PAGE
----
A gathering in Southampton, UK, this May will address the possible applications of hybrid energy sources to marine vessels. As an article from Maritime Propulsion states, changing laws and evolving technologies are expected to influence the industry this year and possibly require new solutions for the maritime sector, including support vessels and workboats. The event, known as the Hybrid Marine Power & Propulsion Workshop, will run on May 13 and 14 this year.
Hosted by Shock Mitigation, this Workshop will focus on improving propulsion-related products and systems as more efficient and environmentally-friendly practices become increasingly influential for marine businesses. It will be sponsored by XALT Energy, and invite participants who work as engineers, architects and other important roles.
Developments in engineering have led to new possibilities for hybrid systems in tugboats and offshore vessels, among other types. The sessions included in the workshop program address issues like energy conversion, system integration and the differences between types of hybrid engines.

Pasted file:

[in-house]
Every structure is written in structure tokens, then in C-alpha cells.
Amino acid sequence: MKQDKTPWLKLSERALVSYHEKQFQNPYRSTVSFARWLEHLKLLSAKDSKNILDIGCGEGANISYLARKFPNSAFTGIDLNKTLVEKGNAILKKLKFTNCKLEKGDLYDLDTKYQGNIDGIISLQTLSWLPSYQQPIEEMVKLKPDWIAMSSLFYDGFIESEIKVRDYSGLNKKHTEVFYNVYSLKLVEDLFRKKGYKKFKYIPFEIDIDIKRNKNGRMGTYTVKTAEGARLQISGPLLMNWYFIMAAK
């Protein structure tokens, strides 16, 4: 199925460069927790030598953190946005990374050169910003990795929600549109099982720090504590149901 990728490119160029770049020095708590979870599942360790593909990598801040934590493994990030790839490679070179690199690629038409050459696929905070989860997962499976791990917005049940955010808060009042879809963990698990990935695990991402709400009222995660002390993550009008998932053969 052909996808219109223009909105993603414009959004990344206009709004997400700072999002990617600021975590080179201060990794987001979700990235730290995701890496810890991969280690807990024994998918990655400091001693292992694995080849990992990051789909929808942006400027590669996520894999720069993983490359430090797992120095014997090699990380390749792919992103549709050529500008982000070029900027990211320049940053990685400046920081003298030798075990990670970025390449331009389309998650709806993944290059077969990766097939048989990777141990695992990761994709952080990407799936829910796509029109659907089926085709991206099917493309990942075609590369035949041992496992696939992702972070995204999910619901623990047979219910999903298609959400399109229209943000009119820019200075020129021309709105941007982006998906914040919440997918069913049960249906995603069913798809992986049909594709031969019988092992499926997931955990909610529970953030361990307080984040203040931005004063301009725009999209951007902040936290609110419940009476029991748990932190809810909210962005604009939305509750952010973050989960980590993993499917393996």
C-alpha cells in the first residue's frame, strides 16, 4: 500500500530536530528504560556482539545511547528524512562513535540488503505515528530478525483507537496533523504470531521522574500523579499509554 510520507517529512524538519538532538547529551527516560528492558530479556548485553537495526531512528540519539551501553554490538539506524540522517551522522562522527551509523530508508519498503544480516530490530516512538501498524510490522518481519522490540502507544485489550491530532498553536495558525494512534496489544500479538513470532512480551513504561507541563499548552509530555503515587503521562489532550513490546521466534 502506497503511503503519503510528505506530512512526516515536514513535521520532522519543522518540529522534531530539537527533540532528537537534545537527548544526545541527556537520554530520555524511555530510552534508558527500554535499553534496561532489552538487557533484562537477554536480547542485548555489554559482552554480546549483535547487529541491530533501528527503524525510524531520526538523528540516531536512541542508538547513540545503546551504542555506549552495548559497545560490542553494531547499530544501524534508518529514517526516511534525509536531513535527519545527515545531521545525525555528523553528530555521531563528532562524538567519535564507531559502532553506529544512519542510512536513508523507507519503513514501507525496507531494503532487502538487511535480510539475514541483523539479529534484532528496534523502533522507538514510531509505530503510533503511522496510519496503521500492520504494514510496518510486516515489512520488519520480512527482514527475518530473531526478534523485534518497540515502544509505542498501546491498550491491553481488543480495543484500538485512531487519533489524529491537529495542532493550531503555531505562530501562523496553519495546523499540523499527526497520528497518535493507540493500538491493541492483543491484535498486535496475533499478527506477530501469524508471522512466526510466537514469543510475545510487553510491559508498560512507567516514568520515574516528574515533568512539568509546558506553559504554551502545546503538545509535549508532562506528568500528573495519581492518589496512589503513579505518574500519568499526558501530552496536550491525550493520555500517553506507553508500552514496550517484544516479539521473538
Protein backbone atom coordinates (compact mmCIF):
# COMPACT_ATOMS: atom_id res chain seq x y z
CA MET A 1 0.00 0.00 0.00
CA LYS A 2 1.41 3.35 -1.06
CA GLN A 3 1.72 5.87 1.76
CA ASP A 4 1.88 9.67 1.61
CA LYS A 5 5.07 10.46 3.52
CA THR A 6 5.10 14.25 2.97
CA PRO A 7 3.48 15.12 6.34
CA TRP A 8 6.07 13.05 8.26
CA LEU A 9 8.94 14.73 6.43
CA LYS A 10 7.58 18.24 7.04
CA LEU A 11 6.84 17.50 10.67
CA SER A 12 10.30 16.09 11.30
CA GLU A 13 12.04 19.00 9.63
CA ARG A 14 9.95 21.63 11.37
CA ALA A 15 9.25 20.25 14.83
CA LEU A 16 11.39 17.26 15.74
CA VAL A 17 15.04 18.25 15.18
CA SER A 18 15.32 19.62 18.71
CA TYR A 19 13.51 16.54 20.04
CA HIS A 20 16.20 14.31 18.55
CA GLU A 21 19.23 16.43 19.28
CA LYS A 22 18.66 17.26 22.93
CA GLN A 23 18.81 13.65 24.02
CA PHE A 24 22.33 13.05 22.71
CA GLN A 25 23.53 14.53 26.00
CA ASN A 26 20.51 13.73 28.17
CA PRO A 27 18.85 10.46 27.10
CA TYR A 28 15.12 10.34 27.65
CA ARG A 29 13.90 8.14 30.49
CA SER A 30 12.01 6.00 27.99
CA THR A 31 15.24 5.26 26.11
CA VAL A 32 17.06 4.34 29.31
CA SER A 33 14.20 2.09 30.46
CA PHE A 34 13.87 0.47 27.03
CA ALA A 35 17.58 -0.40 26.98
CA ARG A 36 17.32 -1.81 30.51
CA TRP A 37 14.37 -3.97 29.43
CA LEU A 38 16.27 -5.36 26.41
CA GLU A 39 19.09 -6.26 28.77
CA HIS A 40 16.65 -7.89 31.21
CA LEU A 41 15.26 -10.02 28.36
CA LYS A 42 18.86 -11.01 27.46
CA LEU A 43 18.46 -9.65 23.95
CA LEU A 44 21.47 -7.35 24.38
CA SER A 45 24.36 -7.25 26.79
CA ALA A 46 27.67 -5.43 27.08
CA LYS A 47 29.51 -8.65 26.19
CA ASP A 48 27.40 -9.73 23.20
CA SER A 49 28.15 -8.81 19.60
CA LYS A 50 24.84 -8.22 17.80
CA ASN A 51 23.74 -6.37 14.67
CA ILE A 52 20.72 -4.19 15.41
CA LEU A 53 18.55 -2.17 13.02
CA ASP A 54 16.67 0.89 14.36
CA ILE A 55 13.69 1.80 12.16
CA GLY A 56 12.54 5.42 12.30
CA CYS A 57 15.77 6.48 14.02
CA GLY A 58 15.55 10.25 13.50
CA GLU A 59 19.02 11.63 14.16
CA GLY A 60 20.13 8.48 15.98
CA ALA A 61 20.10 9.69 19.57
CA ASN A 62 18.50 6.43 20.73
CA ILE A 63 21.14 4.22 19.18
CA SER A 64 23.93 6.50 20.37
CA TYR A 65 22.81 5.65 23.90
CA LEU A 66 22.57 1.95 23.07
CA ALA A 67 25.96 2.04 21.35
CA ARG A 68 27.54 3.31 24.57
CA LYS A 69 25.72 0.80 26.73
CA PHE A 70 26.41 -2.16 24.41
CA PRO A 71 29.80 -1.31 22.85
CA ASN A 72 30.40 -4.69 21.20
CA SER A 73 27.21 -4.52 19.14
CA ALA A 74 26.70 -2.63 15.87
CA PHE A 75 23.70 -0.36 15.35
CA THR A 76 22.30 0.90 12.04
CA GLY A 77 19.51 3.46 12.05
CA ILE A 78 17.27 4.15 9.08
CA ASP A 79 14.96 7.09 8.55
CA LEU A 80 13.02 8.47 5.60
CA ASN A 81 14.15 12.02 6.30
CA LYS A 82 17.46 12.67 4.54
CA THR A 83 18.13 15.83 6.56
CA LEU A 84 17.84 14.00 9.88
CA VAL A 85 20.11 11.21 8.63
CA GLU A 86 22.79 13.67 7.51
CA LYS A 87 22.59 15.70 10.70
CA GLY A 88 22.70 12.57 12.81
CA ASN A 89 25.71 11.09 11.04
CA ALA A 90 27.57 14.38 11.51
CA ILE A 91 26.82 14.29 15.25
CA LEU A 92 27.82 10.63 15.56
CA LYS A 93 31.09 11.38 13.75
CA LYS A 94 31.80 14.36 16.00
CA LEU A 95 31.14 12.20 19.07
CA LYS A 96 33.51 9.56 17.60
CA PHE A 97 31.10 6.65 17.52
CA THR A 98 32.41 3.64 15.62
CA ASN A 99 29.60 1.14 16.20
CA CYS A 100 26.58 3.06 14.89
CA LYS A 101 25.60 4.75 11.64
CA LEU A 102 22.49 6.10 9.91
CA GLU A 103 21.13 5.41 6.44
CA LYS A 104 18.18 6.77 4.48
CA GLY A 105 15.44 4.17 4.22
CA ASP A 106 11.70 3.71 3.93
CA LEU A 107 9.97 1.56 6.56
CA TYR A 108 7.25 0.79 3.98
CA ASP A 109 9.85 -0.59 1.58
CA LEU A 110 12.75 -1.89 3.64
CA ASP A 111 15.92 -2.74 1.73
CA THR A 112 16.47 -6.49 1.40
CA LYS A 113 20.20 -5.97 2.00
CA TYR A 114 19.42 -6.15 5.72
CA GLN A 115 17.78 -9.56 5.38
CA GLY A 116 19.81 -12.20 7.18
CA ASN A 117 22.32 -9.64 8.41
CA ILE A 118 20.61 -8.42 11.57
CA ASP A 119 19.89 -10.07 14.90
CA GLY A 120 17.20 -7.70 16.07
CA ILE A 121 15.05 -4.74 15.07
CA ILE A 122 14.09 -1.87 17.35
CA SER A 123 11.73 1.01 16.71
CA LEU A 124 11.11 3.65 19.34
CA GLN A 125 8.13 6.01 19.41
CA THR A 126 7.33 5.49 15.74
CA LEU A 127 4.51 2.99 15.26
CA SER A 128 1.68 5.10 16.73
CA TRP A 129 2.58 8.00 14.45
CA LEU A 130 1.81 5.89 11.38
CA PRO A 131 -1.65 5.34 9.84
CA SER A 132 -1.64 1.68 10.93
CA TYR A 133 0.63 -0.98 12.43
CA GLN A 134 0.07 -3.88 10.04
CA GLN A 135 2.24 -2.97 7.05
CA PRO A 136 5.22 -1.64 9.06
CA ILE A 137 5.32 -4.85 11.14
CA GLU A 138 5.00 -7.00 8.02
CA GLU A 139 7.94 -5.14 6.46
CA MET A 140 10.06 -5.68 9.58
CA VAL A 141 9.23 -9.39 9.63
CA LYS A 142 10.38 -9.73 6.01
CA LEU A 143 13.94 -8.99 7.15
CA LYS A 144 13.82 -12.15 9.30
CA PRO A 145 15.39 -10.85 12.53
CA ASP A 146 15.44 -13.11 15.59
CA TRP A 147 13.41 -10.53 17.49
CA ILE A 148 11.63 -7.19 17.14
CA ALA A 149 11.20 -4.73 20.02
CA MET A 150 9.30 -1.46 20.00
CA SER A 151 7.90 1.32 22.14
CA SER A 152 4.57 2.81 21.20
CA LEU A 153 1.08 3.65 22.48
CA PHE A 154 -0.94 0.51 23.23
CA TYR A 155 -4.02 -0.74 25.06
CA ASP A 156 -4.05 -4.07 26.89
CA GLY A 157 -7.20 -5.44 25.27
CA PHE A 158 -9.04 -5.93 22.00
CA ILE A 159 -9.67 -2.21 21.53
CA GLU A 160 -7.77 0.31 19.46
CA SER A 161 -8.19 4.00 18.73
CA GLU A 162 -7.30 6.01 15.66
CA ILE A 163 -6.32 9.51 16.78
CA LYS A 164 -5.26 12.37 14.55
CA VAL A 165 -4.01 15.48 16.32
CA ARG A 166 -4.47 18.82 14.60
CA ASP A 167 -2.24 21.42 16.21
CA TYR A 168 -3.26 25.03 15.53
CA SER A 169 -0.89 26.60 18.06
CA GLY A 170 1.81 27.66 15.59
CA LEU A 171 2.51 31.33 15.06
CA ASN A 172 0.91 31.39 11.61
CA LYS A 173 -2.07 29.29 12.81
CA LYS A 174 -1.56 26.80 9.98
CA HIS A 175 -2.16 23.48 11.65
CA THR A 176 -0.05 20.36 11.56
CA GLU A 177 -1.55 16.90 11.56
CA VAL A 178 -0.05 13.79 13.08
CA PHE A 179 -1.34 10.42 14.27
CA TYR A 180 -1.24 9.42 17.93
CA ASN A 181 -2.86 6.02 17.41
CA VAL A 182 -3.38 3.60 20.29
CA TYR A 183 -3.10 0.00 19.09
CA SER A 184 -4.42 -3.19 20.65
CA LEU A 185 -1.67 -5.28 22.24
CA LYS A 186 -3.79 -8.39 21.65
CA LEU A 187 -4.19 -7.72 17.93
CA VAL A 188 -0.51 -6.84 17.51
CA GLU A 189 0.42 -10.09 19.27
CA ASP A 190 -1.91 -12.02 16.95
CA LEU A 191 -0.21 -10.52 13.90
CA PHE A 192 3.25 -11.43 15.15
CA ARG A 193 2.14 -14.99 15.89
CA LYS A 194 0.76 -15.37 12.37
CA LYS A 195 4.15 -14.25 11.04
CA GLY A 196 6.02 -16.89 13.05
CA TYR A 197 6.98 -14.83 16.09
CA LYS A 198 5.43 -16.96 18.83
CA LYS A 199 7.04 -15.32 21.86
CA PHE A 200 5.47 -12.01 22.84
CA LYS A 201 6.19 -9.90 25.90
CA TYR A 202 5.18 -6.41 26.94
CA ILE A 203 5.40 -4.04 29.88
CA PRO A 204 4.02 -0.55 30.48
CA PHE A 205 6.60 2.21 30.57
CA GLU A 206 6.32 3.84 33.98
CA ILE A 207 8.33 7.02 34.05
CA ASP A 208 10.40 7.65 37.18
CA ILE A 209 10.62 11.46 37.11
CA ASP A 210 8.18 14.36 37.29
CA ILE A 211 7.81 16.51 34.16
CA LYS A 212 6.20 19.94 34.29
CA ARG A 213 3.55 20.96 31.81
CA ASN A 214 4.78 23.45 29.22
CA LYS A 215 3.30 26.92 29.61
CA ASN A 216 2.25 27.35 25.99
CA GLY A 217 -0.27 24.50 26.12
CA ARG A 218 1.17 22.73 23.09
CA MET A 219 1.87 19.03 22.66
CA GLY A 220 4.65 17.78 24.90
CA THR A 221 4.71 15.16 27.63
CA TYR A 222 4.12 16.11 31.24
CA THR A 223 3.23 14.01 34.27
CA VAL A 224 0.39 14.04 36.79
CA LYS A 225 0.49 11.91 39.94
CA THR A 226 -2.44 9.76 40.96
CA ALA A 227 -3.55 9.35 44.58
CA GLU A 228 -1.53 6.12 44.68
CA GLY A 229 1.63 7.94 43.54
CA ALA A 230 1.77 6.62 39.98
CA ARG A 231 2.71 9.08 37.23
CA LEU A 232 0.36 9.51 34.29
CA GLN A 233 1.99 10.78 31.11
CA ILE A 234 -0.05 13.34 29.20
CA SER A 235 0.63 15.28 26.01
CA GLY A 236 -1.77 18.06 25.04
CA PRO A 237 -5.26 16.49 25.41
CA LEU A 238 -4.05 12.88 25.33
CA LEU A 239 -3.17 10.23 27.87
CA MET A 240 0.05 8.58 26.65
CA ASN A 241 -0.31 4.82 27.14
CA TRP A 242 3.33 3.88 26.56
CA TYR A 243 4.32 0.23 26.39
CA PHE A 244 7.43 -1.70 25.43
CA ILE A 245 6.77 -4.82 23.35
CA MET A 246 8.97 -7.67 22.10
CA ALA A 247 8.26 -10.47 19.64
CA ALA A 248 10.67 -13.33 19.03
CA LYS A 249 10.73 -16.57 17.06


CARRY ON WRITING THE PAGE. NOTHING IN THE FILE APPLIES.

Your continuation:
On the official website of Shock Mitigation, the company's managing director, John Haynes, explained the impact this workshop could have on promoting better use of hybrid systems.
"Changes are coming fast and due to the range of technologies required it is unlikely that any one manufacturer will provide a complete system," he said. "For end user organizations, including owners and operators, the knowledge gained from these workshop sessions will help to shape decisions that lead to procurement of next generation vessels and improvements to in-service systems."
Implementing new engine technology may require a maritime company to pursue boat insurance that covers the most pressing risks to regular operations. With financial recompense ready in case of disaster, businesses should feel more at ease about deploying boats with new hybrid power systems onboard to go about their work.